Times & Seasons Welcome Sarah Bringhurst Familia

October 7, 2011 | 13 comments
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Times & Seasons is pleased to introduce Sarah Bringhurst Familia as our newest guest blogger.

Sarah grew up in California, where she and her four siblings were homeschooled (back in the good old days when homeschooling was weird and subversive, not hip and progressive). She received her BA in Near Eastern Studies at BYU, and served a mission in Santiago, Chile.

After their marriage and the birth of their first child, Sarah and her husband Tony took their two-month-old baby on a summer field study to the Philippines, where they slept in nipa huts, backpacked into mountain villages, and caught an incurable travel bug. Since then, they’ve lived in Italy, Ireland, and most recently Tunisia.

Sarah enjoys playing the piano and folk harp, writing poetry, learning languages, and ethnic cooking. She is continuing the family homeschooling tradition, and spends way too much time cobbling together the perfect curriculum while the kids dig for bugs in the dirt. She recently returned to California with her husband and two children, and blogs about travel, homeschooling, Middle East events, and day-to-day life at Casteluzzo.com.

13 Responses to Times & Seasons Welcome Sarah Bringhurst Familia

  1. James Olsen on October 7, 2011 at 2:20 pm

    Well, I suppose it’s too common now to be all that weird, but some of us are still very much into the subversive forms of homeschooling.

    Welcome Sarah, looking forward to your posts.

  2. Ben S on October 7, 2011 at 2:26 pm

    Wahoo for another BYU NES grad! Graduate from the old program or the new program?

  3. Julie M. Smith on October 7, 2011 at 2:40 pm

    James, you should do a post on subversive homeschooling.

    And welcome, Sarah.

  4. Dane Laverty on October 7, 2011 at 3:59 pm

    Welcome! Can’t wait to read your contributions :)

  5. Alison Moore Smith on October 7, 2011 at 7:16 pm

    Welcome, welcome, Sarah! Look forward to your posts. :)

  6. Alison Moore Smith on October 7, 2011 at 7:18 pm

    P.S. I second Julies’ suggestion for James.

    P.P.S. I don’t know if our homeschooling is subversive or hip. I’ll have to ponder on that this weekend…

  7. James Olsen on October 7, 2011 at 10:20 pm

    I think Sarah should post on it – since she seems to have experienced both types…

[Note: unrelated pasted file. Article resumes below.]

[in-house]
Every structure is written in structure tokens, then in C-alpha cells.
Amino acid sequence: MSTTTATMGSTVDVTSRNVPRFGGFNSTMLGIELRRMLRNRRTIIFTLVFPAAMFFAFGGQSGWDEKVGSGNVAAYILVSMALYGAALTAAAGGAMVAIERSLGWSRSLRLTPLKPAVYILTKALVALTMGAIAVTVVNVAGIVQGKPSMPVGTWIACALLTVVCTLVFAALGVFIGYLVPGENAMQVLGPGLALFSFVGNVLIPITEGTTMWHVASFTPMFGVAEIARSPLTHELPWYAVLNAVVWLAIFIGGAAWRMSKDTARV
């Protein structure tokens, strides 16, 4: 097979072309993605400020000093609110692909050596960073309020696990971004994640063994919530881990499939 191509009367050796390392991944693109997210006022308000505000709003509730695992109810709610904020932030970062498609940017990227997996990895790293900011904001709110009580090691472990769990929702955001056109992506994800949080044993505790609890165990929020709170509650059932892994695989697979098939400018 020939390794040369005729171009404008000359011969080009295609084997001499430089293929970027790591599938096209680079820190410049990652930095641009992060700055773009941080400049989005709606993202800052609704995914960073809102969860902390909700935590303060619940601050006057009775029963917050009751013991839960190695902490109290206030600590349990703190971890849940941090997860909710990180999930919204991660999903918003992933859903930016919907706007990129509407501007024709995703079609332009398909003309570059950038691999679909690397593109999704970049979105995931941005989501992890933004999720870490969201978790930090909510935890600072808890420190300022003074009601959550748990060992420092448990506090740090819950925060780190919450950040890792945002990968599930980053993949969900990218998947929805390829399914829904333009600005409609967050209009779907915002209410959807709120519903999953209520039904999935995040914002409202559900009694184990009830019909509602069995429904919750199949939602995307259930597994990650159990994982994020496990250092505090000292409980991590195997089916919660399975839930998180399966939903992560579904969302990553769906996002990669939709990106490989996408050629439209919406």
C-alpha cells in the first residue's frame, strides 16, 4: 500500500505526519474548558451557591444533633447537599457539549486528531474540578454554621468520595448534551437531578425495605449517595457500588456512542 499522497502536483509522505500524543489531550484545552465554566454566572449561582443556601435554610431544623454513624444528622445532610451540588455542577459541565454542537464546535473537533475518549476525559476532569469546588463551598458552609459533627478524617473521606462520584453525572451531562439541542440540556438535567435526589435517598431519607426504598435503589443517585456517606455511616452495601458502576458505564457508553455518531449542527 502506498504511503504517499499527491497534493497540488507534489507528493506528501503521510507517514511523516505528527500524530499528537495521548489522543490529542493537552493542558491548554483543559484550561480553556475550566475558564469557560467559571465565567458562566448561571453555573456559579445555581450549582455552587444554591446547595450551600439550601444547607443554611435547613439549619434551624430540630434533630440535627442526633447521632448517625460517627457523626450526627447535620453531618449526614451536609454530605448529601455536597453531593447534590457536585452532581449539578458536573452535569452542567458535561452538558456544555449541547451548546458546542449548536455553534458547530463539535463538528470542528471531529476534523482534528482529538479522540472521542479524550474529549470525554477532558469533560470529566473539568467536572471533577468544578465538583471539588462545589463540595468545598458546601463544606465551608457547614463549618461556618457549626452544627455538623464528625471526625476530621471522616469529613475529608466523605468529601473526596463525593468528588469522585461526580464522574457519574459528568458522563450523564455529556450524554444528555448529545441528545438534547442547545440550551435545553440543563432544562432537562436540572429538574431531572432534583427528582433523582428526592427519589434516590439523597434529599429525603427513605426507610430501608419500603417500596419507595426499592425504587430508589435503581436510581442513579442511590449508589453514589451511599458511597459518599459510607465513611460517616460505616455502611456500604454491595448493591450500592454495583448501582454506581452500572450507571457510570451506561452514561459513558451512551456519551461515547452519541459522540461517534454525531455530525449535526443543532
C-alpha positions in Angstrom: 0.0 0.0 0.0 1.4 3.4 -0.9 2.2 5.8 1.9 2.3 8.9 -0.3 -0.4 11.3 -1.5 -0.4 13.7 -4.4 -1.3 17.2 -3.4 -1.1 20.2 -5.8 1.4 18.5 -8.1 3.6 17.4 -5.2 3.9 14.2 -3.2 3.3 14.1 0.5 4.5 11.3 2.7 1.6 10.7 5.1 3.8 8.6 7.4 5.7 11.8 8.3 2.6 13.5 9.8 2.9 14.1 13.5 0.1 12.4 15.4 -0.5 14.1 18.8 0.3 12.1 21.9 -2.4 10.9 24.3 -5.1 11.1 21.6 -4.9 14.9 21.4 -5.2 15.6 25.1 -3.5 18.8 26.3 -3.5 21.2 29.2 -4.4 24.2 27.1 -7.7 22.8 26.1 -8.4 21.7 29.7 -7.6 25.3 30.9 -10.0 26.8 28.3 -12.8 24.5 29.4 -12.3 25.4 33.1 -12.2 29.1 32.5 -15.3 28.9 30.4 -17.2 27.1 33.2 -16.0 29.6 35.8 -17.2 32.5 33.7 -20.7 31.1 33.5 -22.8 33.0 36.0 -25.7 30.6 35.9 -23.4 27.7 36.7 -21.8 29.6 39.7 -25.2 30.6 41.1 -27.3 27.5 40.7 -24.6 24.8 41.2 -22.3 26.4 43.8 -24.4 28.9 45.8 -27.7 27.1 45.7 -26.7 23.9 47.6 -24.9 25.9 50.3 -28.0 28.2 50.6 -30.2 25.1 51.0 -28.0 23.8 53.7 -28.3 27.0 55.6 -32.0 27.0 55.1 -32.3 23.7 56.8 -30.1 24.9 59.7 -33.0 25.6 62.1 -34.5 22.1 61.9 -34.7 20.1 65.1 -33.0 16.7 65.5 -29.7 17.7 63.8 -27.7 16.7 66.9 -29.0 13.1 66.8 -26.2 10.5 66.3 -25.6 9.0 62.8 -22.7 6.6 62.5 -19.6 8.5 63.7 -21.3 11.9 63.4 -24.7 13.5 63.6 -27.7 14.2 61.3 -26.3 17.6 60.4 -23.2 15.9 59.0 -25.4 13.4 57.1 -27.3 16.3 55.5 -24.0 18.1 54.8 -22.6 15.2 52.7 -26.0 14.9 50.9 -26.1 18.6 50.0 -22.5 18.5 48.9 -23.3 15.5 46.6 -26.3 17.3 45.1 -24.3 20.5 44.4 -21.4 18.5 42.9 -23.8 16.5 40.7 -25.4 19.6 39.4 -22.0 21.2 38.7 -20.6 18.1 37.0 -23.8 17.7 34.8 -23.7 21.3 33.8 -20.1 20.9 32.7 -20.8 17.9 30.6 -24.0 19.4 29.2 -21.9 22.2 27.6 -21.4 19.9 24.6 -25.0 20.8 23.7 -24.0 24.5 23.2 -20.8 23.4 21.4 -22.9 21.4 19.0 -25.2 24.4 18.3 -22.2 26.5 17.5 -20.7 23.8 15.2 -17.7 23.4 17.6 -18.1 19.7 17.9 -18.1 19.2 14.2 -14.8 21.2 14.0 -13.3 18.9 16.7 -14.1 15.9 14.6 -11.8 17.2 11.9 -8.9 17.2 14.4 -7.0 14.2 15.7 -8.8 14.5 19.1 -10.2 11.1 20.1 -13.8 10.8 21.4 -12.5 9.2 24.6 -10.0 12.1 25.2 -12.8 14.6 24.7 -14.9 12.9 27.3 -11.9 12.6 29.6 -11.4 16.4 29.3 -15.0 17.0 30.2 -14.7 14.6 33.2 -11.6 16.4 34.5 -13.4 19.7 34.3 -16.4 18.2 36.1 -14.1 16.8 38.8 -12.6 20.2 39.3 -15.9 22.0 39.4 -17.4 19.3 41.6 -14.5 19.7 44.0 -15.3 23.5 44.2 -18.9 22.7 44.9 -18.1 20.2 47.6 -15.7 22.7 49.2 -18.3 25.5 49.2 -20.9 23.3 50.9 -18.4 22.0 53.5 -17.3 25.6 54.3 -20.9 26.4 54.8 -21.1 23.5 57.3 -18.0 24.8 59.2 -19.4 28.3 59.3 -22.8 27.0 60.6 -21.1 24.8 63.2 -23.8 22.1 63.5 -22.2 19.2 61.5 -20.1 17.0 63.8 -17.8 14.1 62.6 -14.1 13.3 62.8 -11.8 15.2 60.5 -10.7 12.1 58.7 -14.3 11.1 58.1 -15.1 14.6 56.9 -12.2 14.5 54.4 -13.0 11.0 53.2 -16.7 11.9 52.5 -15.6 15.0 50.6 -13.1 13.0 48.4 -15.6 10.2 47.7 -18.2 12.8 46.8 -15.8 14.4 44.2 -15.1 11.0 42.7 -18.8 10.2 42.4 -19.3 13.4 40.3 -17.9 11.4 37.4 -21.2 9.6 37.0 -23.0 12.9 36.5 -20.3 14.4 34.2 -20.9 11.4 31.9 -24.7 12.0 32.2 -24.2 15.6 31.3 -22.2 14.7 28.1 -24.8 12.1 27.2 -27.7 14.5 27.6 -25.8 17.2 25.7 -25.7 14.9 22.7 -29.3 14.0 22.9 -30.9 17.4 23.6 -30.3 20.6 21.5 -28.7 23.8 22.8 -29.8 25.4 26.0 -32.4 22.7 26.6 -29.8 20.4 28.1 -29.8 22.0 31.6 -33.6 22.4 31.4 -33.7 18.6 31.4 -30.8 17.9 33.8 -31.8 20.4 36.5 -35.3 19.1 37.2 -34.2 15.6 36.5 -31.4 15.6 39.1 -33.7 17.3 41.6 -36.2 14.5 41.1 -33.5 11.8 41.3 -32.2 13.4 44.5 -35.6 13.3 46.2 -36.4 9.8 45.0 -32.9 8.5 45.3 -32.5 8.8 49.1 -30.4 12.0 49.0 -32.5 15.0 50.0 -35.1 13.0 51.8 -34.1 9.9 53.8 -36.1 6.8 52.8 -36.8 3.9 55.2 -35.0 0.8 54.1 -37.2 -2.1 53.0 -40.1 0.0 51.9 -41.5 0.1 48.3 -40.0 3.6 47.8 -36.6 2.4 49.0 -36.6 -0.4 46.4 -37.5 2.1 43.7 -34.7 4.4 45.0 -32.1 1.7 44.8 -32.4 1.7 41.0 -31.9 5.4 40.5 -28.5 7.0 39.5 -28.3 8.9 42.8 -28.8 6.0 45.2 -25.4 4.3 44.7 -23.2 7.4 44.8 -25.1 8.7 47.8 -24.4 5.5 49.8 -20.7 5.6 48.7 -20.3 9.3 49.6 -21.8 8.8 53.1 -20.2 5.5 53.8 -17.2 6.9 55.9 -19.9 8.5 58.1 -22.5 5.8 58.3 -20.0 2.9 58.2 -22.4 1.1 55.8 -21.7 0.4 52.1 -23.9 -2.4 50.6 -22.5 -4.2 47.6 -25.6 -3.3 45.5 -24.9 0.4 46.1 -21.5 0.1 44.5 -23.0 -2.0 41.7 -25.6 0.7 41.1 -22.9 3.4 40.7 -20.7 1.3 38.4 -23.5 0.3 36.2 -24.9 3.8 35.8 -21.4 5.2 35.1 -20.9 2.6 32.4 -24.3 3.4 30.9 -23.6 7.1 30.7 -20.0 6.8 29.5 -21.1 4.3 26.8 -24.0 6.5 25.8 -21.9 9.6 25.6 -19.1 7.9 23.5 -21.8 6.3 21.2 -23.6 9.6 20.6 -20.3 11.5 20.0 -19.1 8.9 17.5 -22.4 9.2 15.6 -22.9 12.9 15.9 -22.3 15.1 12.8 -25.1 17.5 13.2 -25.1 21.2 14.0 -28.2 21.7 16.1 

8. Amira on October 7, 2011 at 10:35 pm

    Excellent. I look forward to your posts, Sarah.

  9. Sarah Familia on October 8, 2011 at 10:02 am

    Well, you know, subversive is the new hip. So I guess we cover it all. Thanks for the welcome!

  10. Kaimi on October 8, 2011 at 10:20 am

    Welcome!

  11. Raymond Takashi Swenson on October 8, 2011 at 11:15 am

    Welcome to T&S! As a peripatetic military family, seeing the world was part of our kids’ lives.

    I would be interested in your views in home schooling, which many public school systems seem to be accommidating more now with various cafeteria style programs and online services. My own subversive idea is that competent home schooling parents should get actual funding to cover books, iPads or other supplies in recognition of the fact that they are reducing costs for the public schools. Even being paid one half the cost a state pays local districts to educate a child would make staying at home to care for and teach your iwn kids one if the best paying jobs a young mother of three or four children could have, since it would not have the expense of child care subtracted from it. Families would be strengthened, their income would be supported, and society’s costs would be reduced by the same amount. The only losers would be teacher unions and school administrators.

  12. James Olsen on October 8, 2011 at 12:56 pm

    Raymond – I agree; difficulty is the influx of subpar homeschooling that would bring about. That said, we’re living in Qatar now, and the govt here pays me a healthy stipend to homeschool. I ain’t complainin.

  13. Rachel on October 10, 2011 at 1:26 pm

    Welcome Sarah!